Just about two years ago, I realized that the basic metrics being used when benchmarking a performance in a physical therapy outpatient setting were drastically changing. Prior to that an outpatient orthopedic physical therapy practice would be able to sustain its weekly visits so long as 10 percent of those weekly visits were new patient visits. However, because of the changes in our health care system we must now have 12 percent to 15 percent of our weekly visits as new patient visits. In addition to that, there is an increased financial responsibility being placed on our patients through higher copays and deductibles, thus resulting in fewer visits per week causing the potential for greater noncompliance with their prescribed plan of care. Compounding that with flat or decreasing reimbursement per visit, today’s practice owners must be innovative in their approach to their administrative operations. Because, let’s face it, there is only so much one can do on the clinical side of the practice to reduce operating expenses and increase efficiency without negatively affecting your patient care experience.

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So, when owners are looking to increase patient visits, they must look at their clinical delivery system. Simply put, if your physical therapists are not 85 percent efficient according to their schedule, maximizing their productivity per visit, and getting raving feedback in writing from both their patient and your referral sources, then you have found a good place to start. Assuming that you have successfully implemented a management-by-statistics system of measuring your staff’s productivity so that you know each week which of your clinicians are hitting these targets, then you can turn your attention toward the administrative operating systems.

A solution that works in virtually every office where it has been implemented is one that ties together the administrative staff and the clinical staff so that a cooperative effort is being launched to maximize clinical efficiency and patient care compliance with almost no additional cost to the practice. How many times have we seen a patient be prescribed three times a week or two times a week by their therapist only to result in the patient at the front desk negotiating a one time a week schedule instead? They will cite either time or money or scheduling as their justification for not wanting to follow through with what the therapist had just instructed them to do for their physical therapy scheduling. The solution is for the therapist to write out a “physical therapy frequency order slip” and hand it to the patient at the end of their evaluation for them to take up to the front desk for scheduling. This action is no different than when a doctor writes an order for the patient to follow. scheduling-the-next-visit-03When the physical therapist writes an order and gives it to the patient, it increases the significance of that recommendation purely because it’s in writing and results in greater patient follow-through and compliance. This allows the patient, the front desk staff, and the therapist to be on the same page and adhere to what is the best recommended plan of care for the patient. And, if the front desk schedules out the entire plan of care at that time, patient compliance also increases.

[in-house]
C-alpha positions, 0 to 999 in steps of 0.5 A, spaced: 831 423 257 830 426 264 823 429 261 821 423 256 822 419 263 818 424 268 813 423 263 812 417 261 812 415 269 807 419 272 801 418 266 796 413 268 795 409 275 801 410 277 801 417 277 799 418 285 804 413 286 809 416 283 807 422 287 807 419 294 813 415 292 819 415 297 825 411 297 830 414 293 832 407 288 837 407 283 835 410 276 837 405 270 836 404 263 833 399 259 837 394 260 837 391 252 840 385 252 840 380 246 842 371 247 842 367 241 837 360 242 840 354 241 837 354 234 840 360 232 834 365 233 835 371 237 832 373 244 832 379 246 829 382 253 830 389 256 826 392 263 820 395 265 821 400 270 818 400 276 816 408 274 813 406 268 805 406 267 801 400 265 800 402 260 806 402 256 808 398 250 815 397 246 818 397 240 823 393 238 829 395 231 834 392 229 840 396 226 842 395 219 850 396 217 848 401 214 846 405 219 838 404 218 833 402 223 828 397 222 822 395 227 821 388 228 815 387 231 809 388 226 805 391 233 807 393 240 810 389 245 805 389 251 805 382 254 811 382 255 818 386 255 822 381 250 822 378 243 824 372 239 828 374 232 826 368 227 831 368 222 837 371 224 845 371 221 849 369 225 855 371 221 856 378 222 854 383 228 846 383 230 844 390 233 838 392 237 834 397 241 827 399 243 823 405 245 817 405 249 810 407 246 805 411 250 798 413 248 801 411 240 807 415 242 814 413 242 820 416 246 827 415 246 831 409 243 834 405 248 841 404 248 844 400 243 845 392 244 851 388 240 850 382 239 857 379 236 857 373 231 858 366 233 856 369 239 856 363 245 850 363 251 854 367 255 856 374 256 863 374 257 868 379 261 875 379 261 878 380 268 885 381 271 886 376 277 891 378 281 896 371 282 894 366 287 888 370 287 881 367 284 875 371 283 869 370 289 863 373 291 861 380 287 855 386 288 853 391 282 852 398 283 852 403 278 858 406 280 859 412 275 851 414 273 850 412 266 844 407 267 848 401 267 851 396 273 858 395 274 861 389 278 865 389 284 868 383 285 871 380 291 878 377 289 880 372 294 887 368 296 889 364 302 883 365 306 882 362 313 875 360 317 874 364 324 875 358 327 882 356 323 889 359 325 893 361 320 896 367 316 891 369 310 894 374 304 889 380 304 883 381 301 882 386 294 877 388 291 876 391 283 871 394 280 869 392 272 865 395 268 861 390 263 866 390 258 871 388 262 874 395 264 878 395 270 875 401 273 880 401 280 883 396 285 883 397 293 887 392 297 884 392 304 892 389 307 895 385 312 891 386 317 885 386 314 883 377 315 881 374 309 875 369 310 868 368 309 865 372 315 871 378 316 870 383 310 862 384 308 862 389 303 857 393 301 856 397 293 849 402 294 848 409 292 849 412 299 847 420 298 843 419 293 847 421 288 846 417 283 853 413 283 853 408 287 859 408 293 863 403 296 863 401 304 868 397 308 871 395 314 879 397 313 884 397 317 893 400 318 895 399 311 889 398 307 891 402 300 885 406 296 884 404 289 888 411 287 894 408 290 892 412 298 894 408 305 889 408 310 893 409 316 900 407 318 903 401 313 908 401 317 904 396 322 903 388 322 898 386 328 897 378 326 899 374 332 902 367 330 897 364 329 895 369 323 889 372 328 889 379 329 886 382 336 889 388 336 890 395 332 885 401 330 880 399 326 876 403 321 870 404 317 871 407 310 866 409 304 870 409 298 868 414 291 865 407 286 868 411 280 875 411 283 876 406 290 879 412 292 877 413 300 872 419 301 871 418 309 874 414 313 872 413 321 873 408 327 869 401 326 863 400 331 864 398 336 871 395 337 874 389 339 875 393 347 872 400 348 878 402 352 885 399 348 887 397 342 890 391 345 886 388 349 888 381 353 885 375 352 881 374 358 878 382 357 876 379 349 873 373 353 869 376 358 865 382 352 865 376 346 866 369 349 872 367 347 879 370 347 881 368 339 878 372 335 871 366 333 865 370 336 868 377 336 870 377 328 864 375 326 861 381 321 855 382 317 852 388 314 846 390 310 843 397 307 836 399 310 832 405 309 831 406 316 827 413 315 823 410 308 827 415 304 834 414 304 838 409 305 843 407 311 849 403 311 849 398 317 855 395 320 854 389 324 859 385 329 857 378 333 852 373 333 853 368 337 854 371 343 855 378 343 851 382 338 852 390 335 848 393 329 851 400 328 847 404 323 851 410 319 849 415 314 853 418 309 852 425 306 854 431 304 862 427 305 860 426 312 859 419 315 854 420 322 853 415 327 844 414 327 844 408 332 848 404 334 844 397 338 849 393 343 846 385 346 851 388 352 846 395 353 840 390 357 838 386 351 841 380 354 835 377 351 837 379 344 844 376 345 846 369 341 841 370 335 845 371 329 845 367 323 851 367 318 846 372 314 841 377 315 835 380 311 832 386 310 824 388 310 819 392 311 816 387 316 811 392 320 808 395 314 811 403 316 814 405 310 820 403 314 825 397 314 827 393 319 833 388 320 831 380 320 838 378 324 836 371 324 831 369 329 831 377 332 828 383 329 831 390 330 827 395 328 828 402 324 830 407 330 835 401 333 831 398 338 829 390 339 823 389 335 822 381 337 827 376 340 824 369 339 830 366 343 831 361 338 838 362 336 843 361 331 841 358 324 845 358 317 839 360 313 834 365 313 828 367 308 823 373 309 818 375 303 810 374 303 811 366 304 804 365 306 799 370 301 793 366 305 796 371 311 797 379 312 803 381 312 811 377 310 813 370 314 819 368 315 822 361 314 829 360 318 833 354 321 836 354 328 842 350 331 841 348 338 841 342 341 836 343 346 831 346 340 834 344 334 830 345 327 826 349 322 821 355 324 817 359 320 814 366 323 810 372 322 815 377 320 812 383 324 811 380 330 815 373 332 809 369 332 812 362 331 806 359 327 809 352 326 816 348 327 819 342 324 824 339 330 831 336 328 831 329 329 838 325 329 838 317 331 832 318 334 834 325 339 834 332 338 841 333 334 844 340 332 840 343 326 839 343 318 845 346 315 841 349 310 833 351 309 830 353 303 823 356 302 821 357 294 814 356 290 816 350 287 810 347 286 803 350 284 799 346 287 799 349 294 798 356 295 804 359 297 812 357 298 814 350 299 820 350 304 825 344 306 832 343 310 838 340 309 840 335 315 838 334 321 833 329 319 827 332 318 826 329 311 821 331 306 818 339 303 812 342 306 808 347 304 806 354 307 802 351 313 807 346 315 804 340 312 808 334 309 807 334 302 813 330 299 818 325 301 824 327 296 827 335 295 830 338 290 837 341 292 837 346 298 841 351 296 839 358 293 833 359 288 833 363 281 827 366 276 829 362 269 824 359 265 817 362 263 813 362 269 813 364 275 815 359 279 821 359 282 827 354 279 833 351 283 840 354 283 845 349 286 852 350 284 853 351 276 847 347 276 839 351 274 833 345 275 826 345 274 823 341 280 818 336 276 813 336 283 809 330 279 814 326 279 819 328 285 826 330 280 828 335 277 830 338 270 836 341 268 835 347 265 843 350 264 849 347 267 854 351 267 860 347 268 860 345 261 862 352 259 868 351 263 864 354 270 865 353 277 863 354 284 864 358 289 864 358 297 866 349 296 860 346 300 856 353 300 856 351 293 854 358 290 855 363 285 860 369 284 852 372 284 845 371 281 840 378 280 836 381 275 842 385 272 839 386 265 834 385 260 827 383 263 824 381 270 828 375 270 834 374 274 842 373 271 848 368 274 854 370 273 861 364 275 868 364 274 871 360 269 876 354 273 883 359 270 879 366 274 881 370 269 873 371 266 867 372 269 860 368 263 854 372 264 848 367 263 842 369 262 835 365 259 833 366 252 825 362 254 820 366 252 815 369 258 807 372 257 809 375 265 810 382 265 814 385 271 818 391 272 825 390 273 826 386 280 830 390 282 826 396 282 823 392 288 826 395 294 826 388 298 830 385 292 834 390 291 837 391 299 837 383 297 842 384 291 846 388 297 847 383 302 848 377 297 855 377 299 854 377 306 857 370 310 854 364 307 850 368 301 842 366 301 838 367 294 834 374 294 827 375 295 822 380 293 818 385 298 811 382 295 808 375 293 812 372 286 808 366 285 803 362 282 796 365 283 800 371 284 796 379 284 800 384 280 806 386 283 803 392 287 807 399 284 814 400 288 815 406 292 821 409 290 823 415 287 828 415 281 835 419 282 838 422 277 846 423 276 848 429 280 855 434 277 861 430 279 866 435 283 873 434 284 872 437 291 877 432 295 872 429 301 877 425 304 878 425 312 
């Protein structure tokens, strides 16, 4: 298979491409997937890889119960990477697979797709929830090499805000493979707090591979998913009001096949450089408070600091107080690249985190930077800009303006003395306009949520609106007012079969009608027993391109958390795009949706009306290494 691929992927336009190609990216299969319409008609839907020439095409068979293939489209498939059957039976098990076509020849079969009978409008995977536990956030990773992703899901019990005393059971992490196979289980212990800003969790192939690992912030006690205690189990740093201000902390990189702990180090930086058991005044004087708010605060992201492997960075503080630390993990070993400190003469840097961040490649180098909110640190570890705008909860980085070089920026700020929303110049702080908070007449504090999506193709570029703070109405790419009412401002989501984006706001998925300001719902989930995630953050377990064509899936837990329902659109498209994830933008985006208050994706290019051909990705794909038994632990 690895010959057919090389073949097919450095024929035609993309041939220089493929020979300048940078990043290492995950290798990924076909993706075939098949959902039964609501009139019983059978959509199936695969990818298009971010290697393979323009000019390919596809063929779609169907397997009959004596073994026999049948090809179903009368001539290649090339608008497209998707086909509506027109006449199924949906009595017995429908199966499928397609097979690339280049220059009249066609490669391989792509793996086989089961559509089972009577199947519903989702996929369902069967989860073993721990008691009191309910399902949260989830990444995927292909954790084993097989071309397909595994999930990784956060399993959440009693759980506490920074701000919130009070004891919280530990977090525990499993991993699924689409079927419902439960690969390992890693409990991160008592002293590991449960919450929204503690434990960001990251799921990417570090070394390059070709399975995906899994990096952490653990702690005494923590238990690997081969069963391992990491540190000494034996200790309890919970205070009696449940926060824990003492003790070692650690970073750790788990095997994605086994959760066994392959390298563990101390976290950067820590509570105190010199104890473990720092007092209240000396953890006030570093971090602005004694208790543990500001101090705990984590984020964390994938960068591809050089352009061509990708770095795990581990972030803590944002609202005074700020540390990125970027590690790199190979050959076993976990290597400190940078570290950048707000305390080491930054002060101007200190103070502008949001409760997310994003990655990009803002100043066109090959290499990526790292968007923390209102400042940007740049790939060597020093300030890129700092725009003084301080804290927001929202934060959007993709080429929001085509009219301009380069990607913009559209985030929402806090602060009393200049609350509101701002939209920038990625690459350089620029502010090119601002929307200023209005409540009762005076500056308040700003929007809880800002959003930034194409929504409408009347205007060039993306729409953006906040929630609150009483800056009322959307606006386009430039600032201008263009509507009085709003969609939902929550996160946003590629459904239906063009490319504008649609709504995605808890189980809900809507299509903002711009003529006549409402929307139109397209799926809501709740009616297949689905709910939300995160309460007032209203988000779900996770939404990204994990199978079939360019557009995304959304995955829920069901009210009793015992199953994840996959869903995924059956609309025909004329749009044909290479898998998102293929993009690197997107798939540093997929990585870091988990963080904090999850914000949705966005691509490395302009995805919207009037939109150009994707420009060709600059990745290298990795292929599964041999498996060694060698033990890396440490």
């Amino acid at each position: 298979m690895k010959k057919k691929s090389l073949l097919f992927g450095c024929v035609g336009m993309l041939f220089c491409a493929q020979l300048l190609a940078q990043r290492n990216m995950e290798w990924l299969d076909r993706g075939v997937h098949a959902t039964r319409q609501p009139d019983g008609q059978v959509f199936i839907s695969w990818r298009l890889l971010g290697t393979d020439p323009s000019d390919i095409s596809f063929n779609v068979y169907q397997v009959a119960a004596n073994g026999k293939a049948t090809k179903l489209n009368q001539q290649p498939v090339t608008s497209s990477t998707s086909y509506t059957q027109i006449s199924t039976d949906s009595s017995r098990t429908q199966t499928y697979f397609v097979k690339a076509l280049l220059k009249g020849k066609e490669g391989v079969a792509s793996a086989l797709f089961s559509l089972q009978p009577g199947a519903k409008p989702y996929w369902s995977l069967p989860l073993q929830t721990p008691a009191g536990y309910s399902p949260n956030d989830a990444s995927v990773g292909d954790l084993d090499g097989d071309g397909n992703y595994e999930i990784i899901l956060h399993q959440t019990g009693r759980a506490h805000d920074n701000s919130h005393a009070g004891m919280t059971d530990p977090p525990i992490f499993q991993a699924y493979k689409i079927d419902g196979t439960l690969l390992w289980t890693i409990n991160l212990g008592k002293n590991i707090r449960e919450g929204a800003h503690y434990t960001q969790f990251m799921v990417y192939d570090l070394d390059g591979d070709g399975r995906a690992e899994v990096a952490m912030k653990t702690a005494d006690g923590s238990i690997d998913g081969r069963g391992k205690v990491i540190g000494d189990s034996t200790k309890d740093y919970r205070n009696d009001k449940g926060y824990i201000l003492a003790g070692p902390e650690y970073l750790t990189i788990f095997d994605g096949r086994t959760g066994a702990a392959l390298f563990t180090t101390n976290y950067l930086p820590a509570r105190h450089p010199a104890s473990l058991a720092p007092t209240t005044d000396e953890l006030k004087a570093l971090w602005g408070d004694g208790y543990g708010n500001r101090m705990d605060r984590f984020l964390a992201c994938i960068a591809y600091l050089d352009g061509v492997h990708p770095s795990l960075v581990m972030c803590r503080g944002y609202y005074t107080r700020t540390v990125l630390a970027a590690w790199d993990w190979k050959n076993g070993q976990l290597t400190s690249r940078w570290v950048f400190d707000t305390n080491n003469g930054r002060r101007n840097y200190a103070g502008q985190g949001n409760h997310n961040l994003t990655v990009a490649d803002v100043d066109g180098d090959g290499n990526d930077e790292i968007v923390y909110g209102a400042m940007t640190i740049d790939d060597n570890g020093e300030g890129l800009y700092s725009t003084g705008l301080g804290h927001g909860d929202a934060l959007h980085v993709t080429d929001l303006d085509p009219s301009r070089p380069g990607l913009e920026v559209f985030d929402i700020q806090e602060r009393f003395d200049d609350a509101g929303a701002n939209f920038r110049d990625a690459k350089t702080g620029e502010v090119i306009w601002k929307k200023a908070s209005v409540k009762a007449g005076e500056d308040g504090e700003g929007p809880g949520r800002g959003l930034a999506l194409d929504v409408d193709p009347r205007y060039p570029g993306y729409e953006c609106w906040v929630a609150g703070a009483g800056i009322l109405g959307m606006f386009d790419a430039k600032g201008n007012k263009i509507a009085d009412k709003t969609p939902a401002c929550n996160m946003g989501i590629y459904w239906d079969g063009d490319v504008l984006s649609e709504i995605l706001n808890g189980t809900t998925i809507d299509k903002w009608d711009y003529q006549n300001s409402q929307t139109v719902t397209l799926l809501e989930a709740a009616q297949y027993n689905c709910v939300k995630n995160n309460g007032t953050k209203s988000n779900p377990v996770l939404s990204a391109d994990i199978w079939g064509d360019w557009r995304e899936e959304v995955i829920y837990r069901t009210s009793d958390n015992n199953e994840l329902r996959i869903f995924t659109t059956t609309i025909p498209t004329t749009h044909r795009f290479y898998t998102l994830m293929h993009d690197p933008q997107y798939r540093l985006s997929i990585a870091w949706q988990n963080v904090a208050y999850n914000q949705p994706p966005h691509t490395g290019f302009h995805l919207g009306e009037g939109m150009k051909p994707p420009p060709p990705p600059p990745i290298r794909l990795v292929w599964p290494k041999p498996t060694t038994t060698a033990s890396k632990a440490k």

What does your front desk actually say when scheduling the patient out following their evaluation? This is another area that can improve carryover of the plan of care. They should never ask the patient when would they like to come in but rather say, “So what days and times don’t work for you?” With this method you will save time when scheduling and get greater patient compliance with their schedule. Try it. You’ll be surprised how such a small simple change can have such a large effect.

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Brian J. Gallagher, PT, is the chief executive officer of MEG Business Management, LLC, in Severna Park, Maryland. With more than 24 years’ experience in the field of rehabilitation and 19 years in business, he specializes in physical therapy practice management and executive coaching nationwide. He can be reached at brian@megbusiness.com.